In addition to regular salt, most Asian dishes rely on intensely savoury ingredients like fish sauce, miso, oyster sauce, shrimp paste and soya sauce to impart depth of flavour and balance to their dishes.
The Thai throw-together noodle favourite, Pad Thai is a great example of a dish layering savoury flavours, calling for shrimp paste and a good dose of fish sauce to add a salty punch.
Ingredients lending their sweetness not only to desserts, but also savoury and spicy dishes in Asian cuisines include plum sauce, coconut sugar, palm sugar and sweet rice wine (mirin).
The secret to the addictive sticky-sweetness of Chinese char siu chicken wings? A combination of coconut sugar, mirin, plum sauce and hoisin sauce.
Heat is a crucial component to many Asian dishes, and at the centre of it, chillies, be they fresh or dried, fermented in a sauce like sambal oelek or sriracha, or incorporated into a spice mix like garam masala. Other hot little numbers adding oomph include white pepper and wasabi.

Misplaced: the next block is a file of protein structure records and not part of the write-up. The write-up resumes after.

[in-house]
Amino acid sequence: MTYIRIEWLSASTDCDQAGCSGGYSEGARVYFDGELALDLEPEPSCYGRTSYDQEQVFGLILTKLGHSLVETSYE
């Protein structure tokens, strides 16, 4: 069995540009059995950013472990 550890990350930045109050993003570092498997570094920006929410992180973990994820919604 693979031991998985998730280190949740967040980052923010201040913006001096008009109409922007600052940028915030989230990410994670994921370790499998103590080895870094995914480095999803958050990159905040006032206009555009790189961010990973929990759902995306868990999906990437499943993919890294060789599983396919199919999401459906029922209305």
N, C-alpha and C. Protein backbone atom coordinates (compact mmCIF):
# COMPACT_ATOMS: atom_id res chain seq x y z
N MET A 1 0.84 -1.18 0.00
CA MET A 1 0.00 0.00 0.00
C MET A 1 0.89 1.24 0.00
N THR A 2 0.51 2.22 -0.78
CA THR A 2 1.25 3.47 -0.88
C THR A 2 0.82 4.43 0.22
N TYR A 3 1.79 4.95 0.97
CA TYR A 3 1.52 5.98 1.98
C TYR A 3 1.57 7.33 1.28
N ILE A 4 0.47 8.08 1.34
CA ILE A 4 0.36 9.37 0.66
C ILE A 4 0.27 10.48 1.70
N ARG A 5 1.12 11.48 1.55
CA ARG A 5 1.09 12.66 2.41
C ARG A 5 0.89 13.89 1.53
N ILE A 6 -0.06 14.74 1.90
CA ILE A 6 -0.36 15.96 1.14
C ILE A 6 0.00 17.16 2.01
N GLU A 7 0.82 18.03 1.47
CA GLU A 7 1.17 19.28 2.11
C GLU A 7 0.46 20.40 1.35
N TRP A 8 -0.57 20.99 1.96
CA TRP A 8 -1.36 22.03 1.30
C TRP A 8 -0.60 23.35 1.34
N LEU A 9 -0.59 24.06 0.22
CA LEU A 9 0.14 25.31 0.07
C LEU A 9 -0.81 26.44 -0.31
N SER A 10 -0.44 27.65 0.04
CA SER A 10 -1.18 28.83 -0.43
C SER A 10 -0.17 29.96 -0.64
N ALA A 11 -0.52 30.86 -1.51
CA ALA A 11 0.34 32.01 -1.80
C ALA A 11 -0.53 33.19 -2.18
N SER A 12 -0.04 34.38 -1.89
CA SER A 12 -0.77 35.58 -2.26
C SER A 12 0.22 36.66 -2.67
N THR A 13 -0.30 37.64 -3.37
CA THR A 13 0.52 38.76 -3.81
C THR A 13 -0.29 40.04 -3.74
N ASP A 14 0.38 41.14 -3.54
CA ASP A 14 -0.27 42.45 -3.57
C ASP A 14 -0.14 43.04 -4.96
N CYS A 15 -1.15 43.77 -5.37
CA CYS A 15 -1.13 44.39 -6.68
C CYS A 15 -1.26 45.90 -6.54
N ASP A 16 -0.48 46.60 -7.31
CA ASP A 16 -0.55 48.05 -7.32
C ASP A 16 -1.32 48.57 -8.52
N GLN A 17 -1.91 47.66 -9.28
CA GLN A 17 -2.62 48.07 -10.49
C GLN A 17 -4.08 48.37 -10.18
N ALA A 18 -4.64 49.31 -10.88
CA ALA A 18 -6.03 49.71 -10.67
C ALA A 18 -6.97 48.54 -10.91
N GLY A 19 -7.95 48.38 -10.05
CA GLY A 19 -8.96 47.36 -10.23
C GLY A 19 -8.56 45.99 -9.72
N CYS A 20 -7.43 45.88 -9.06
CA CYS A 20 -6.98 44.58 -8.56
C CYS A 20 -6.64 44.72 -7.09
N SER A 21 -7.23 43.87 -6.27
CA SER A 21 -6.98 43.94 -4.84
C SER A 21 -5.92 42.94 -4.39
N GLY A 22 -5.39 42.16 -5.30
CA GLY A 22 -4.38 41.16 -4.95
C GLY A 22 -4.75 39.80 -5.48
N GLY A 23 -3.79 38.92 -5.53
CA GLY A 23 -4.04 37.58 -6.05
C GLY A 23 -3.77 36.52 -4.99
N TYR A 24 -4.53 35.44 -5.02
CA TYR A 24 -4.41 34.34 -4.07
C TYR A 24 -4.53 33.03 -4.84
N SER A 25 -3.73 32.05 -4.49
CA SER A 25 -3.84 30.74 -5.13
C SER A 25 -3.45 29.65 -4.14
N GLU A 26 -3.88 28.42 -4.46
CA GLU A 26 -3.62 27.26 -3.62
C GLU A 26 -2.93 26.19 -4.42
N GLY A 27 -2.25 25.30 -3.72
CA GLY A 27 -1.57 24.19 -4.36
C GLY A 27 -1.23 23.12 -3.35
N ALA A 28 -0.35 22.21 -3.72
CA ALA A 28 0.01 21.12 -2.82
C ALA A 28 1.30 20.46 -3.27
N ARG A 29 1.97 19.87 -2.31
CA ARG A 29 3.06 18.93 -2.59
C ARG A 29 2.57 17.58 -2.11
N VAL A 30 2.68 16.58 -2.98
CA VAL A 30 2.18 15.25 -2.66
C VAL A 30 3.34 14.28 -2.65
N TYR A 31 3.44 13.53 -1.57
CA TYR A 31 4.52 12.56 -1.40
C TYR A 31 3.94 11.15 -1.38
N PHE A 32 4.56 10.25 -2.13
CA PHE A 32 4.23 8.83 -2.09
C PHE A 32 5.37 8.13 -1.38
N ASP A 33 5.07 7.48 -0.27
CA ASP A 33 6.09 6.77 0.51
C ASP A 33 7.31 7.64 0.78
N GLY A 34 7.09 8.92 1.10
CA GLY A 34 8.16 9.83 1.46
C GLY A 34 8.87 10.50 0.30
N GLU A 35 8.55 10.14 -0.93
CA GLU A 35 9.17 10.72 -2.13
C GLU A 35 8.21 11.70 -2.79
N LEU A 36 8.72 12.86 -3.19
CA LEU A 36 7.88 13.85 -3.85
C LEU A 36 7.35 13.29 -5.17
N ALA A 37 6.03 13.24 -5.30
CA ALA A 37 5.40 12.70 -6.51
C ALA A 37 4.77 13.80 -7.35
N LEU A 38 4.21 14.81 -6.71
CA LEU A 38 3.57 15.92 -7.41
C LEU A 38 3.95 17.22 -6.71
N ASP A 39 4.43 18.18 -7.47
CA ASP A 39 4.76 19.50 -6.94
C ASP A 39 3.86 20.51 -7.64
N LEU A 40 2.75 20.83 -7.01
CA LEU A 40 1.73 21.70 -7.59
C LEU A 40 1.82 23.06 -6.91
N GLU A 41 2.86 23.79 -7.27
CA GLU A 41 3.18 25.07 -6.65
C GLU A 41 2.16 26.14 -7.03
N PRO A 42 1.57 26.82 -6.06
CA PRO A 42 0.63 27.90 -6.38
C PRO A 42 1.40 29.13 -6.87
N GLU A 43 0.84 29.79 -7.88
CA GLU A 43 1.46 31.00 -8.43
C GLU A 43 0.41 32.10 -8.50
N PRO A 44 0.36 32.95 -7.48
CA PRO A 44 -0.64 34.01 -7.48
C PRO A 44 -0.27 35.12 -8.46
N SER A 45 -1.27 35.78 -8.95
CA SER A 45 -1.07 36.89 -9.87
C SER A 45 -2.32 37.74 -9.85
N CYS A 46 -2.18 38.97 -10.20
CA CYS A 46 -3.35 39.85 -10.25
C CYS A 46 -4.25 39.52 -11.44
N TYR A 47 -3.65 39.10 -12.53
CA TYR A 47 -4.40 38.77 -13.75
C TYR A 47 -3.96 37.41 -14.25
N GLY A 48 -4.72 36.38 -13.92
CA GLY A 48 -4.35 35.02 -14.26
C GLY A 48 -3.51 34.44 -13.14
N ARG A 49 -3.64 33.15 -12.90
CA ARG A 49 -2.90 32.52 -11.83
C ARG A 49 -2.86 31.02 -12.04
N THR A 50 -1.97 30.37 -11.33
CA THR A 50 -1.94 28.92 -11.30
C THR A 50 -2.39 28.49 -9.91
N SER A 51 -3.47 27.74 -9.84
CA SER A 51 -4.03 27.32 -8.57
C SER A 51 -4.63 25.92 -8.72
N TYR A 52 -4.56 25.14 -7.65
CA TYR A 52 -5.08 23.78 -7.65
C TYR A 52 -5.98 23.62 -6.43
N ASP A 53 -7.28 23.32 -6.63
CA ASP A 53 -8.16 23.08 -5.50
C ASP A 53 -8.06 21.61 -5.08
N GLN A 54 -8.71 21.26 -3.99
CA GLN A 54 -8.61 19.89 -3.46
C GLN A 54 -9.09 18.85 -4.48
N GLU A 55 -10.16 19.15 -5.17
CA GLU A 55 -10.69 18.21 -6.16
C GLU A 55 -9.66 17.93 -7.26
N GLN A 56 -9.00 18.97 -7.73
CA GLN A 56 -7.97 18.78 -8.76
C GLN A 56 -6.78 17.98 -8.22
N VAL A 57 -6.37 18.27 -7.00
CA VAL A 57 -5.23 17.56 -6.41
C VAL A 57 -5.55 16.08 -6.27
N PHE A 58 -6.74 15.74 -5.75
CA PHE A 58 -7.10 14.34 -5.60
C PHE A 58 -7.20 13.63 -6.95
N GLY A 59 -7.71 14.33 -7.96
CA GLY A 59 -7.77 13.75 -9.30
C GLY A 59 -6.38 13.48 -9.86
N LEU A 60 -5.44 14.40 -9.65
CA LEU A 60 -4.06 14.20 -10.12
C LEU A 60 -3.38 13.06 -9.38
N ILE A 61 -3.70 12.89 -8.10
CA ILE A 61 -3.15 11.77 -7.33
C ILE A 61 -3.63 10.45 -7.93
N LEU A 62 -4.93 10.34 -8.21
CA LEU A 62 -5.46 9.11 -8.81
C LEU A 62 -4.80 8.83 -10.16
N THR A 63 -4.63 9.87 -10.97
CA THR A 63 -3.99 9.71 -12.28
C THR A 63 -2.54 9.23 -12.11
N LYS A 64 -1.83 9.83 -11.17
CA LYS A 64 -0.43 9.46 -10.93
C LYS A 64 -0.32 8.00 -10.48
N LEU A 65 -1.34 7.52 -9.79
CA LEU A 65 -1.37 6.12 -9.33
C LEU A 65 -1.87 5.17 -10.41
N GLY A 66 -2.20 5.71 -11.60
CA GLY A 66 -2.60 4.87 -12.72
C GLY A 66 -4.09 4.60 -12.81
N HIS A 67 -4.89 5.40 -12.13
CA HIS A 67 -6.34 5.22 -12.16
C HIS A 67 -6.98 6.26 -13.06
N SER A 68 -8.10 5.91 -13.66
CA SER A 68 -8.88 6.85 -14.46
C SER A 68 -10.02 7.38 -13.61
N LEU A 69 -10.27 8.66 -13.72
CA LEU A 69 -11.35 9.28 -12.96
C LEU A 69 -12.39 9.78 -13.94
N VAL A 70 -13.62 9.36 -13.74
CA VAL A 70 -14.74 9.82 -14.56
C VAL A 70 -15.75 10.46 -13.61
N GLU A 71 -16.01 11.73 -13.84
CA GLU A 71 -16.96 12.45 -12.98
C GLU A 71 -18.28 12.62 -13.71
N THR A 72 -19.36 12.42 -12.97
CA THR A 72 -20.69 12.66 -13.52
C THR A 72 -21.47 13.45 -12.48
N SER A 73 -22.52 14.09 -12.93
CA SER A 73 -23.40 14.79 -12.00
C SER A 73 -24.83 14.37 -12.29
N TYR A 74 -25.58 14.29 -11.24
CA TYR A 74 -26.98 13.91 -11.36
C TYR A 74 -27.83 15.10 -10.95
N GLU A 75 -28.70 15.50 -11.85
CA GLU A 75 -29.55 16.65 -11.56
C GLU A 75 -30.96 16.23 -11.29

The trick to tempering heat in dishes like the above Indian curry is balancing it with salty and sour elements – in this case, fiery elements like garam masala and fresh and dried chillies are mellowed by the addition of acidic tomatoes and salt.
Adding top notes while also balancing spice and sweetness in dishes, sour ingredients like rice vinegar, lemongrass, tamarind and citrus fruit are essential to most Asian cuisines.
In traditional Thai sour orange curry, for example, the lip-puckering element at play is tamarind paste, made from a pod-like fruit growing in Africa and India. In this soup, it’s counterbalanced by the saltiness of fish stock, fish sauce and shrimp paste, and the heat of fresh and dried chillies.
Need an Asian fix without the fuss? Find Woolies’ new readymade Asian bowls here.
Photographs by: Claire Gunn